Moore and Peroutka, Partners in Interposition and Theocracy

Right Wing Watch points out the rather obvious connections between Alabama Chief Justice Roy Moore and Michael Peroutka, the Christian Reconstructionist and former Constitution party presidential candidate who is now local Republican official in Maryland.

Moore’s call for statewide defiance of the federal judiciary’s “tyranny” stems from a belief that the Constitution was made to protect biblical commandments, so that anything that goes against his personal interpretation of the Bible is therefore in violation of the Constitution.

Moore shares that belief with a powerful ally: Michael Peroutka, a neo-Confederate activist who is also one of the most influential behind-the-scenes figures in the Religious Right’s reimagining of American law.

Peroutka, who once held a leadership position in the neo-Confederate League of the South and remained a member of the group until it hampered his run for a local office in Maryland last year, promotes this theocratic view of the law through his group the Institute on the Constitution. Speaking at an event at the Institute in 2011, Moore gushed that Peroutka would help lead America to a “glorious triumph” over the federal government’s “tyranny.”

But Peroutka is more than a friend and ideological ally to Moore: he has funded Moore’s activism for more than a decade, and in 2012 bankrolled Moore’s successful campaign for the top seat on the Alabama Supreme Court.

After Moore was removed from his original position on Alabama’s high court in 2003 for defying a federal court order to remove a monument of the Ten Commandments from the state judicial building, Peroutka paid for the ousted judge to go on a national speaking tour to build support for his cause. He also funded a group that held rallies in support of Moore.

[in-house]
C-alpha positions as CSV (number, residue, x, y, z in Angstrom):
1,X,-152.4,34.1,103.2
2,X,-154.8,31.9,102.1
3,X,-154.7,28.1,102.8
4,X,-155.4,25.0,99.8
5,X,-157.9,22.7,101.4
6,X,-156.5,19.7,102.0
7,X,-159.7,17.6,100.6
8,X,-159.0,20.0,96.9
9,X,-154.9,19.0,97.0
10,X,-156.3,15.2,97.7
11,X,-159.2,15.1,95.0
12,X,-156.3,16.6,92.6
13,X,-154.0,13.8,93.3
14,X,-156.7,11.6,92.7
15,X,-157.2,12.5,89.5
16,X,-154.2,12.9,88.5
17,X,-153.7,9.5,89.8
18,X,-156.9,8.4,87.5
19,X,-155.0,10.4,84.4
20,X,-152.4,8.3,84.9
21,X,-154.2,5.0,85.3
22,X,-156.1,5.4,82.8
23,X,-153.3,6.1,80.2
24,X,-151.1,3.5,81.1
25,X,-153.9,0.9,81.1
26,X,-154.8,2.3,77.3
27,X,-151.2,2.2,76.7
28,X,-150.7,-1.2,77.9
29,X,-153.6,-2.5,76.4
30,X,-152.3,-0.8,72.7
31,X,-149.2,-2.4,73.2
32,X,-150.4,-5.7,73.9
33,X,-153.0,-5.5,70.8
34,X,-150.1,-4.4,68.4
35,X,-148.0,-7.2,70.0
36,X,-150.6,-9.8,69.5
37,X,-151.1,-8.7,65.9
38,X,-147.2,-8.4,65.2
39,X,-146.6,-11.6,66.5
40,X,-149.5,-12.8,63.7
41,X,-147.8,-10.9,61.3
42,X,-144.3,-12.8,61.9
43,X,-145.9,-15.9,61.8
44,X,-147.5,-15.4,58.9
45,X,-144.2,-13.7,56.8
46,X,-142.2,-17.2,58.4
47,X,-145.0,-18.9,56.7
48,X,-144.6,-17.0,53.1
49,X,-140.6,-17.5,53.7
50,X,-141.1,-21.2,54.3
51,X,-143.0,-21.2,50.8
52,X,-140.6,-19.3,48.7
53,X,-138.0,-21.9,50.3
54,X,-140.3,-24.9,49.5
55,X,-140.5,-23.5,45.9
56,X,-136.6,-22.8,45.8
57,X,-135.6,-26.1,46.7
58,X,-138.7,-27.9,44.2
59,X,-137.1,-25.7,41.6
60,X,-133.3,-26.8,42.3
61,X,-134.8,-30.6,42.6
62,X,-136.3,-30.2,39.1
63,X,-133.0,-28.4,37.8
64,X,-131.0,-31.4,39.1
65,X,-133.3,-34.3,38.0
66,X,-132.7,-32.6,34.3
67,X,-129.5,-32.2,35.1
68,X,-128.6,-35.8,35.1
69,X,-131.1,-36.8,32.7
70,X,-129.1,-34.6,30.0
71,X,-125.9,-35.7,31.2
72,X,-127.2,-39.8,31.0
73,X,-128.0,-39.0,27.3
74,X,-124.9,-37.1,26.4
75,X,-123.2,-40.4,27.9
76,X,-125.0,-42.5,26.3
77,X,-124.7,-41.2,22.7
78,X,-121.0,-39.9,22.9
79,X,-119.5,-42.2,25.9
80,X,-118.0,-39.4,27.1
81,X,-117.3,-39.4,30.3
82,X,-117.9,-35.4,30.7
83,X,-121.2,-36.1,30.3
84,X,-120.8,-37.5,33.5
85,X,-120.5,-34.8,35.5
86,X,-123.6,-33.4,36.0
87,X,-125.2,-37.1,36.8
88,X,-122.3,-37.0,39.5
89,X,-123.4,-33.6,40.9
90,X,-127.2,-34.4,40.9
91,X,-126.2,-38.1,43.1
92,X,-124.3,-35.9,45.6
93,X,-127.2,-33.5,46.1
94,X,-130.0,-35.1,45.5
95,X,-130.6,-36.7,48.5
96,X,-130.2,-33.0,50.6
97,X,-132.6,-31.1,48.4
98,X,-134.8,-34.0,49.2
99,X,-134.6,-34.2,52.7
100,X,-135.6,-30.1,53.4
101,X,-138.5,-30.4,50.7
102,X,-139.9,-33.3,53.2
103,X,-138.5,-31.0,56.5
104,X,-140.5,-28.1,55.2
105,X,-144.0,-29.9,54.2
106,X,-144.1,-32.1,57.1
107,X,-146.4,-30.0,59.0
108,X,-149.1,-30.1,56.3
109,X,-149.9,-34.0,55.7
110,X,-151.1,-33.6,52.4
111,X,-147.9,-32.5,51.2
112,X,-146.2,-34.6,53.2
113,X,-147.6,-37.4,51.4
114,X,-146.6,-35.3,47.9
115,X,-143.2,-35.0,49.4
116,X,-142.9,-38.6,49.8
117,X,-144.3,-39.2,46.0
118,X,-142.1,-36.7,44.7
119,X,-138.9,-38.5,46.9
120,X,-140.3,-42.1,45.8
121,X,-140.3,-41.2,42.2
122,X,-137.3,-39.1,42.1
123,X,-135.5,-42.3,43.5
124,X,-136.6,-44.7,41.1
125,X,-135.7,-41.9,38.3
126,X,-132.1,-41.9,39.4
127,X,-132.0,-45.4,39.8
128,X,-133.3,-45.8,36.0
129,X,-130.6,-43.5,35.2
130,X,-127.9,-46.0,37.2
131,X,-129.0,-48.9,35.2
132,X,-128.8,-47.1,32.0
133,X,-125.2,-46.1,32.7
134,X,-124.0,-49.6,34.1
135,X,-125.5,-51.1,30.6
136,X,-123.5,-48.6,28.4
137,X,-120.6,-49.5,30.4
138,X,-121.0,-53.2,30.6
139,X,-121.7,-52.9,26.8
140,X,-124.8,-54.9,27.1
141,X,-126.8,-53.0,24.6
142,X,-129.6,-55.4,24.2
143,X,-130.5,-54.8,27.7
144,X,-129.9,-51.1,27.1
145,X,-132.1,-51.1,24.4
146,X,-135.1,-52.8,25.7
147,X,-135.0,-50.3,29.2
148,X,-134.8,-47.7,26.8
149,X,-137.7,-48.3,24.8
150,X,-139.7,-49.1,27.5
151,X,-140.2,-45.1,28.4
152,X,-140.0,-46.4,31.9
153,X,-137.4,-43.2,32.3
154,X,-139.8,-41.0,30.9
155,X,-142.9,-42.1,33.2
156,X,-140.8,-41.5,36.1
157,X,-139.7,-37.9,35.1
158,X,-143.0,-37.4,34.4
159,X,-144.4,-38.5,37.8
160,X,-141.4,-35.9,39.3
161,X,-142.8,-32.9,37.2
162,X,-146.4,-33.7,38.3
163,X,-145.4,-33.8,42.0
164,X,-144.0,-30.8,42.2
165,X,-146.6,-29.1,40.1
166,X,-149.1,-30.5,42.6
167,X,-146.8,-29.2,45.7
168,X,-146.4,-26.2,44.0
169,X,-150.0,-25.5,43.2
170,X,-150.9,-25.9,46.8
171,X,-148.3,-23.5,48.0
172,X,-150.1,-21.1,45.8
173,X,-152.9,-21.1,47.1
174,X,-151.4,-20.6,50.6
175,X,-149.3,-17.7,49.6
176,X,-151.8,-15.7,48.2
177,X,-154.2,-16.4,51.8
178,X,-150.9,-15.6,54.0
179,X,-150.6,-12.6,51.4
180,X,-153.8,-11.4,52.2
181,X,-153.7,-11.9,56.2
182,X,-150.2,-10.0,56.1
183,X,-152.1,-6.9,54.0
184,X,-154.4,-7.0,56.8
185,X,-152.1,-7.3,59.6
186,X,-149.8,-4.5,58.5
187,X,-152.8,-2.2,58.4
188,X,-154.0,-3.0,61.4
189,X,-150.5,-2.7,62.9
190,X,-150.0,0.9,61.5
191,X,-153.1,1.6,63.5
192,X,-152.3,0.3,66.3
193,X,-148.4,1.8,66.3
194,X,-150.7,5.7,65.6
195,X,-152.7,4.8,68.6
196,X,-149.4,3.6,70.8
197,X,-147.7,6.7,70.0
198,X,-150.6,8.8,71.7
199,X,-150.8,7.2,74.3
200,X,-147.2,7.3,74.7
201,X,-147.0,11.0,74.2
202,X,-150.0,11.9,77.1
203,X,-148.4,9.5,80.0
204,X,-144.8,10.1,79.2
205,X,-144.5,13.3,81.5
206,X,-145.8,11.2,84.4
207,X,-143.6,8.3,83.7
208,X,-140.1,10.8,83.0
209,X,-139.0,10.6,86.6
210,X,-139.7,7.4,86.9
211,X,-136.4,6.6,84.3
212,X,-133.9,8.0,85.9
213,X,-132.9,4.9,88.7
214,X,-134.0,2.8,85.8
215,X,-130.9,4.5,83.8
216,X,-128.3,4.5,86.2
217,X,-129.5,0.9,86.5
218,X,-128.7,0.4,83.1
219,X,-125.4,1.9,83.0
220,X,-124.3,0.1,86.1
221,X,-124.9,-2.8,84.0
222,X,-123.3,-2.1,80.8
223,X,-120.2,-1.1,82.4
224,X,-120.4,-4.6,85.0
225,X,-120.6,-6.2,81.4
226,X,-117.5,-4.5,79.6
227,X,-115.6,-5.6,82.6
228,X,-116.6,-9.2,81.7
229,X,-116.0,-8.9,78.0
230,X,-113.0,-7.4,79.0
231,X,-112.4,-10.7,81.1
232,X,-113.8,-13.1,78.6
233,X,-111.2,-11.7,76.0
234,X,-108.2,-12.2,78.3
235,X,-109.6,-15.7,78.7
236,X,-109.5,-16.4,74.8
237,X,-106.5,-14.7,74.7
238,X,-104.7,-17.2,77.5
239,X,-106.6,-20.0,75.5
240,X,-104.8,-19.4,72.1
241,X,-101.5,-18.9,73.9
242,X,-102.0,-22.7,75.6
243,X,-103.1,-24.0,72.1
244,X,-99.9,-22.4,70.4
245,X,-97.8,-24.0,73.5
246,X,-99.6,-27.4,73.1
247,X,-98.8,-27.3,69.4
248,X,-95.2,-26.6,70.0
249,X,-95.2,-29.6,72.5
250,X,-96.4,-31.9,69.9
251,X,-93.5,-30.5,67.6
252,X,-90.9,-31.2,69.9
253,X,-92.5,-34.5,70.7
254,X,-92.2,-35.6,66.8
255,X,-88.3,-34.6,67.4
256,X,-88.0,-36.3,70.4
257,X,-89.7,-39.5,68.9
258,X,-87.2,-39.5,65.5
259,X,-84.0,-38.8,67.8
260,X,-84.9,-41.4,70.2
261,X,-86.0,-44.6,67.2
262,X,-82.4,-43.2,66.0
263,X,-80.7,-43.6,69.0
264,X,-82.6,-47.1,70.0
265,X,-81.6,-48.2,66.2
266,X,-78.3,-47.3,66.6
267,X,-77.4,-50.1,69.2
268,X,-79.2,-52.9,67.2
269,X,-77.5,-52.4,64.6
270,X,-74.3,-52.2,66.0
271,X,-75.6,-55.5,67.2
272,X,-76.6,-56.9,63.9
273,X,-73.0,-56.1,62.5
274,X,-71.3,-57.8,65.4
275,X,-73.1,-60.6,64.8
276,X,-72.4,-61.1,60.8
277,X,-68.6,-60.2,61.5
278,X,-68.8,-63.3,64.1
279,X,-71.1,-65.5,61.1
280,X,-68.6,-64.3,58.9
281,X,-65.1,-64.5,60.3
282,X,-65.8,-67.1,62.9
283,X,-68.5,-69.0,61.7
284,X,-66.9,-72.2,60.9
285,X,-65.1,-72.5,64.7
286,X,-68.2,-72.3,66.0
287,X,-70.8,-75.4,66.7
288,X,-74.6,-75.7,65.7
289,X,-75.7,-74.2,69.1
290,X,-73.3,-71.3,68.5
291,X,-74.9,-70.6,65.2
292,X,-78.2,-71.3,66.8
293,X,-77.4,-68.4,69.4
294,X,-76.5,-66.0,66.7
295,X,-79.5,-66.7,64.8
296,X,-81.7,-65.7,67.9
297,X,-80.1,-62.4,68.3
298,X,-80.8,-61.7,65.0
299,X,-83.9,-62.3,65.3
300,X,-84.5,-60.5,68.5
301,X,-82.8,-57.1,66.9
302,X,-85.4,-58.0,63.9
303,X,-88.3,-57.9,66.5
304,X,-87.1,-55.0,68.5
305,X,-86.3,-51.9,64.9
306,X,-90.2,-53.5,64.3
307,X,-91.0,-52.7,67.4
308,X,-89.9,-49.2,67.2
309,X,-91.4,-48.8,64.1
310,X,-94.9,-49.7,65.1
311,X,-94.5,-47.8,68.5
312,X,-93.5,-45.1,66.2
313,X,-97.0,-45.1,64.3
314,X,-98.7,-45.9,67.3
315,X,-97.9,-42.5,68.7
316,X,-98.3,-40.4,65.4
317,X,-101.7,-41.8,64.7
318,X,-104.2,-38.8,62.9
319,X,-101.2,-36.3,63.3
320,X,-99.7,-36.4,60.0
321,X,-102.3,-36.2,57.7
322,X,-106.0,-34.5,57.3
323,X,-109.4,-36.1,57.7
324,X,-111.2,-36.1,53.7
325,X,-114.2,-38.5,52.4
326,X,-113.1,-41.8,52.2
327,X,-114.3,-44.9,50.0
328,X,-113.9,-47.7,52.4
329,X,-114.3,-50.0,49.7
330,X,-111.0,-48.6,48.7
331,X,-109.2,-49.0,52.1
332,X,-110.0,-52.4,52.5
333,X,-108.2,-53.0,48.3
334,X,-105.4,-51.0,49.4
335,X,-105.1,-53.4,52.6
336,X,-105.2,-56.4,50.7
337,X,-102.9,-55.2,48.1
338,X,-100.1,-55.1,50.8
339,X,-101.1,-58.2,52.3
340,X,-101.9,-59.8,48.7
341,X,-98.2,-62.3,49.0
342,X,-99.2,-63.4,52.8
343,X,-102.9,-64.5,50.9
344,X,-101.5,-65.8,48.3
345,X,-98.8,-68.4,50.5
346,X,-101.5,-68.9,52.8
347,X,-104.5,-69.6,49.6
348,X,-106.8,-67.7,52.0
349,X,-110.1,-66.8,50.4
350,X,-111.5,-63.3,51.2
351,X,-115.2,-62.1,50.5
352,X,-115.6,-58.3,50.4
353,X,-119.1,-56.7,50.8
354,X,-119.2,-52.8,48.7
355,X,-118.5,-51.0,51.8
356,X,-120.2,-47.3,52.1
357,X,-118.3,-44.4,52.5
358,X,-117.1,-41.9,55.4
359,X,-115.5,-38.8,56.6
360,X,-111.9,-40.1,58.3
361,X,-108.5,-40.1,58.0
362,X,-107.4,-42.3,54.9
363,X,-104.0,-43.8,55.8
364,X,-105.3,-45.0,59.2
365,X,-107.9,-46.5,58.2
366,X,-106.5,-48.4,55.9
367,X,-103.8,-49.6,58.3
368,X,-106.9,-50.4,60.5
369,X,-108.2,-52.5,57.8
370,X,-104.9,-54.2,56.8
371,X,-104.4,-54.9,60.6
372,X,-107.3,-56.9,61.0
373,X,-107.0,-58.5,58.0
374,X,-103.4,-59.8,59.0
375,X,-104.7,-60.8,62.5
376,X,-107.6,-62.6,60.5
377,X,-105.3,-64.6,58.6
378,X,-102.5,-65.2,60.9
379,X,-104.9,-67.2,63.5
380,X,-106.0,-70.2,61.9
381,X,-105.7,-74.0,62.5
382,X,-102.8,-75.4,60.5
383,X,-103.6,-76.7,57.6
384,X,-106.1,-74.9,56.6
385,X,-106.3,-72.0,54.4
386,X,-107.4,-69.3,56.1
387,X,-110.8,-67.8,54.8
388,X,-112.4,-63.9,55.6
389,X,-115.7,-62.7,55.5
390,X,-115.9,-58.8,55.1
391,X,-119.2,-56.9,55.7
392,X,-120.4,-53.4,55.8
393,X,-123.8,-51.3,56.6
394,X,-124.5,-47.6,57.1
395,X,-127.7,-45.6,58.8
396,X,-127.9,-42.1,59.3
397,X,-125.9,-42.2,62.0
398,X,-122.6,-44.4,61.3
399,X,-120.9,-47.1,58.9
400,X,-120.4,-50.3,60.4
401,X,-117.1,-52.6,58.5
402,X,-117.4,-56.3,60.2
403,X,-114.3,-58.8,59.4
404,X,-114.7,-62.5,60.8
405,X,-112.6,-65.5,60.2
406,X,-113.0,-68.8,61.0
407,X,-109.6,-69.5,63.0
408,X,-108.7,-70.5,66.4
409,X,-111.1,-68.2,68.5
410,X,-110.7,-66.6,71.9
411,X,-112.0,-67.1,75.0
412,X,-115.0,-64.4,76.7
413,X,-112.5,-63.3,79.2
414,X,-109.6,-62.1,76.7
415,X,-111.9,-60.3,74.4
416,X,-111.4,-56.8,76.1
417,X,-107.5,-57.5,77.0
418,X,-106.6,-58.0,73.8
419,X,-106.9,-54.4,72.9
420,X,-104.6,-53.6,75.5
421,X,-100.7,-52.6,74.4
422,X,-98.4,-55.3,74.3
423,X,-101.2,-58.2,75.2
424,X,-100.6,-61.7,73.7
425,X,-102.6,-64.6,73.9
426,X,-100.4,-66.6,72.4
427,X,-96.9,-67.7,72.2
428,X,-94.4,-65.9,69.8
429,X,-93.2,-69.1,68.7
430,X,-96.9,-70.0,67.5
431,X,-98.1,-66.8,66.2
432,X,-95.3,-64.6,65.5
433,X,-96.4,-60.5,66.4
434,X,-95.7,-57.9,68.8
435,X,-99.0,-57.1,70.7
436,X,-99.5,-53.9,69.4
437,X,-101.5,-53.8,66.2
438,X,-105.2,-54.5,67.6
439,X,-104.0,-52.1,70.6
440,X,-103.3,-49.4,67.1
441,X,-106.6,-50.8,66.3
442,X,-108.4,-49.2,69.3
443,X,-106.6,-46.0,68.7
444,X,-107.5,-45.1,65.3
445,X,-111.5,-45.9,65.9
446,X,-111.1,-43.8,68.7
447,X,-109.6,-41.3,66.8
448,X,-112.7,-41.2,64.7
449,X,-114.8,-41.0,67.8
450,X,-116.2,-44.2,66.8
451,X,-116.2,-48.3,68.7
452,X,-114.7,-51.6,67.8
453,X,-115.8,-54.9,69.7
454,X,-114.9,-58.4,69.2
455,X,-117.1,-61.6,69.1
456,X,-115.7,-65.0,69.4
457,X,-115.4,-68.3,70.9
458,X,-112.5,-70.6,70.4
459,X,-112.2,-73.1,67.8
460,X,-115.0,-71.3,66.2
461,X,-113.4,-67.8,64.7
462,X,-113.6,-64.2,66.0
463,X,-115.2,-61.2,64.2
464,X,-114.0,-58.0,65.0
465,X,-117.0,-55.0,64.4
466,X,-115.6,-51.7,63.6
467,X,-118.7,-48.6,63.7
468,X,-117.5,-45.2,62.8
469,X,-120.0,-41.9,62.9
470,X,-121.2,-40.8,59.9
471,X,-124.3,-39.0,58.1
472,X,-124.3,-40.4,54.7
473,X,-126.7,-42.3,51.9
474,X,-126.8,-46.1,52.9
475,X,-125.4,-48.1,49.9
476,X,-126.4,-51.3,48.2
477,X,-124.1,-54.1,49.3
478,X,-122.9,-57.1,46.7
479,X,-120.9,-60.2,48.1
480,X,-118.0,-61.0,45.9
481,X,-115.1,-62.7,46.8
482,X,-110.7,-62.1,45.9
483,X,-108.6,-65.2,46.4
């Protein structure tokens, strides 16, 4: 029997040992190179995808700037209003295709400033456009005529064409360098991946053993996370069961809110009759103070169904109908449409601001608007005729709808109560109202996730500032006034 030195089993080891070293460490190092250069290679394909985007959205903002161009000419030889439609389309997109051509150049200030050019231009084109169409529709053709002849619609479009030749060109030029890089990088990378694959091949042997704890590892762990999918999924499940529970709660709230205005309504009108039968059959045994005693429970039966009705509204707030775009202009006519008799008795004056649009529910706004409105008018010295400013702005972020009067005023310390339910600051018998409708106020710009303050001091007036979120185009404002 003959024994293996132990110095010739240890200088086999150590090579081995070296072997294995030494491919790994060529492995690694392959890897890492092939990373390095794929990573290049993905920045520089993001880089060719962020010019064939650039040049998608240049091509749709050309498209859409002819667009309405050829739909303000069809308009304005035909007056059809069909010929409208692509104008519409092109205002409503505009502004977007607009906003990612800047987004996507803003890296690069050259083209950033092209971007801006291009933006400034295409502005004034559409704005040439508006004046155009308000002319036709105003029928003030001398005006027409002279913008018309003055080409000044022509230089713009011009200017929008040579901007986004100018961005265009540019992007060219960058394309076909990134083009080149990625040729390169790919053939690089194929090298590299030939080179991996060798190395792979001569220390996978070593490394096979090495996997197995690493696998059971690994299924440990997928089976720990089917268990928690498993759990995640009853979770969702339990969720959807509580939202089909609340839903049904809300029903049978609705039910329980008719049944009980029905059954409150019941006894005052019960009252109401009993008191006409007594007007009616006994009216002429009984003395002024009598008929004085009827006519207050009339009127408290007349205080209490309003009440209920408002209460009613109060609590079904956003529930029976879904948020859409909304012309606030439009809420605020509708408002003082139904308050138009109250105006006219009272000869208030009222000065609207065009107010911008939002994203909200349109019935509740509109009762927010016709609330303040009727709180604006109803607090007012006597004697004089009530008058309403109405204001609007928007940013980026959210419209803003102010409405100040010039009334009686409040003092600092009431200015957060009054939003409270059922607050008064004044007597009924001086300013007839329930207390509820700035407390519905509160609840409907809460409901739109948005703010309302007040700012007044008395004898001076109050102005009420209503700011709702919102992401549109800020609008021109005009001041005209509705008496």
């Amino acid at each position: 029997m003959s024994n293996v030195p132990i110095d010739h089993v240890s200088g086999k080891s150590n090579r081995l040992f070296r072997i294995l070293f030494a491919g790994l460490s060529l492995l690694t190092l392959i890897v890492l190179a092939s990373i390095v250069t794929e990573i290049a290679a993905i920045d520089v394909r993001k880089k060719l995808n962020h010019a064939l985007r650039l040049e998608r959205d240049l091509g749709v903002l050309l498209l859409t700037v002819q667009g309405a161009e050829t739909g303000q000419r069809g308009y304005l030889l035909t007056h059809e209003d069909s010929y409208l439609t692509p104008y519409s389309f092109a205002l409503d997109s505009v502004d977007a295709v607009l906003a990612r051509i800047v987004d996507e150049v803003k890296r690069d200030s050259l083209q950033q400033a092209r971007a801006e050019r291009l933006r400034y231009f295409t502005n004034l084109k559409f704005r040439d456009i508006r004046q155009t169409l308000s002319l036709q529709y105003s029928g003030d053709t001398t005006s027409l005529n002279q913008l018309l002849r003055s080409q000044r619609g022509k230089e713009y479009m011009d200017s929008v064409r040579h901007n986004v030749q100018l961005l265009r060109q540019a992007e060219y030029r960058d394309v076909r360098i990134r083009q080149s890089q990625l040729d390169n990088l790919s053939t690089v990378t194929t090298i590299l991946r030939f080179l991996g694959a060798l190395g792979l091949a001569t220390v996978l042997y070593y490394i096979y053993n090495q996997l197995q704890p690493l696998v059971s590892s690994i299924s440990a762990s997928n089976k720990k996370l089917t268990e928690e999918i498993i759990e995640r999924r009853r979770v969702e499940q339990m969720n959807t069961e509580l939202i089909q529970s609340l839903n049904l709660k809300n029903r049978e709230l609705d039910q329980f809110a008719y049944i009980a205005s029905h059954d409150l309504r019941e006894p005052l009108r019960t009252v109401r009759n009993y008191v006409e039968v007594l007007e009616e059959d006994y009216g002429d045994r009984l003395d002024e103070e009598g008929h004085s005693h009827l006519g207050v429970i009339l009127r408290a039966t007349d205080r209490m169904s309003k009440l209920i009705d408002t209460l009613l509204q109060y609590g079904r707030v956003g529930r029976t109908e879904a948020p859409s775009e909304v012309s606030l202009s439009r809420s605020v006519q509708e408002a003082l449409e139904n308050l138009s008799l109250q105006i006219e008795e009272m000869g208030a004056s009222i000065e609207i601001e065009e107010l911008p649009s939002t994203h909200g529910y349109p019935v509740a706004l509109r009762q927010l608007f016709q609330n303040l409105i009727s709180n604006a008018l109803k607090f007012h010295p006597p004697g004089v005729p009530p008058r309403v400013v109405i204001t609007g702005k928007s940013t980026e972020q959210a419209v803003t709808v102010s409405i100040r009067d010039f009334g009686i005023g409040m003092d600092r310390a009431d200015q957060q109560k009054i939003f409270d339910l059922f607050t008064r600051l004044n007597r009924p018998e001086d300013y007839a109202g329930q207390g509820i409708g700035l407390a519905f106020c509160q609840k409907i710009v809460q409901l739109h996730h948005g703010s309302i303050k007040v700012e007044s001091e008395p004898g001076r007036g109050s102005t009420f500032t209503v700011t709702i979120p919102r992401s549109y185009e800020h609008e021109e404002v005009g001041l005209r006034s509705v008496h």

Over the nine years, Peroutka contributed over a quarter of a million dollars to two groups founded by Moore, the Foundation for Moral Law (which is now run by Moore’s wife Kayla) and the now-defunct Coalition to Restore America.

In 2004, the far-right Constitution Party tried to recruit Moore to run for president on its ticket. When he declined, Peroutka stepped in to run in his place.

This neo-Confederate leader helped to lay the ideological groundwork for Moore’s current standoff with the federal courts, a standoff which many commentators have compared to Alabama Gov. George Wallace’s decision to defy federal law on desegregation.

Peroutka thinks states should defy and ignore federal rulings on gay rights since federal judges have “no authority” to rule in marriage cases, because marriage was already defined by God and the Constitution was designed to enforce such divine arrangements.

This is hardly a surprise. Both Moore and Peroutka are genuine theocrats who think that their medieval interpretations of the Bible should be — and actually are — the civil and criminal law of the United States. They are Christian totalitarians.